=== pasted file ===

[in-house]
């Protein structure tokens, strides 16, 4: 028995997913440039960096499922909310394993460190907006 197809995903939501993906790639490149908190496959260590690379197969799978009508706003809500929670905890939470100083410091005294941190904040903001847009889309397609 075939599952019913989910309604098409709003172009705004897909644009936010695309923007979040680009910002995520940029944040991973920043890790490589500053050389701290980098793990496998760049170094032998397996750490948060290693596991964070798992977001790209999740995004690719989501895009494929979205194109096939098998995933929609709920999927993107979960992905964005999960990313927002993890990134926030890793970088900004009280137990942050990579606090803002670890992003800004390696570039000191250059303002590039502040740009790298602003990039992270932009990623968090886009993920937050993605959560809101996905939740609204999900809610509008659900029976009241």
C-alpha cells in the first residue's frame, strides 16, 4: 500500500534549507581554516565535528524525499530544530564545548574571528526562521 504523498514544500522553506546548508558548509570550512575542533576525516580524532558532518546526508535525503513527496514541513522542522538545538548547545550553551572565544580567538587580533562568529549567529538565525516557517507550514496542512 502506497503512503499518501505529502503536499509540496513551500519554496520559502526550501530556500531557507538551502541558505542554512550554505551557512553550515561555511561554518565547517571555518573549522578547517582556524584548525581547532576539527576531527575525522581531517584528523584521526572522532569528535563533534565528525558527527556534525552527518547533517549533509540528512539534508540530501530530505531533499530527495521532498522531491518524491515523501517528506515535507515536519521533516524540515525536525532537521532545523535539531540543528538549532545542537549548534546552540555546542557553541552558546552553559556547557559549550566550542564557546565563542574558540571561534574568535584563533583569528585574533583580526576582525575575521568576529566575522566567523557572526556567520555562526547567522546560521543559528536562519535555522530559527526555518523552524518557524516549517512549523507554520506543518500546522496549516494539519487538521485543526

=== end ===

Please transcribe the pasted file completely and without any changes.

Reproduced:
[in-house]
């Protein structure tokens, strides 16, 4: 028995997913440039960096499922909310394993460190907006 197809995903939501993906790639490149908190496959260590690379197969799978009508706003809500929670905890939470100083410091005294941190904040903001847009889309397609 075939599952019913989910309604098409709003172009705004897909644009936010695309923007979040680009910002995520940029944040991973920043890790490589500053050389701290980098793990496998760049170094032998397996750490948060290693596991964070798992977001790209999740995004690719989501895009494929979205194109096939098998995933929609709920999927993107979960992905964005999960990313927002993890990134926030890793970088900004009280137990942050990579606090803002670890992003800004390696570039000191250059303002590039502040740009790298602003990039992270932009990623968090886009993920937050993605959560809101996905939740609204999900809610509008659900029976009241």
C-alpha cells in the first residue's frame, strides 16, 4: 500500500534549507581554516565535528524525499530544530564545548574571528526562521 504523498514544500522553506546548508558548509570550512575542533576525516580524532558532518546526508535525503513527496514541513522542522538545538548547545550553551572565544580567538587580533562568529549567529538565525516557517507550514496542512 502506497503512503499518501505529502503536499509540496513551500519554496520559502526550501530556500531557507538551502541558505542554512550554505551557512553550515561555511561554518565547517571555518573549522578547517582556524584548525581547532576539527576531527575525522581531517584528523584521526572522532569528535563533534565528525558527527556534525552527518547533517549533509540528512539534508540530501530530505531533499530527495521532498522531491518524491515523501517528506515535507515536519521533516524540515525536525532537521532545523535539531540543528538549532545542537549548534546552540555546542557553541552558546552553559556547557559549550566550542564557546565563542574558540571561534574568535584563533583569528585574533583580526576582525575575521568576529566575522566567523557572526556567520555562526547567522546560521543559528536562519535555522530559527526555518523552524518557524516549517512549523507554520506543518500546522496549516494539519487538521485543526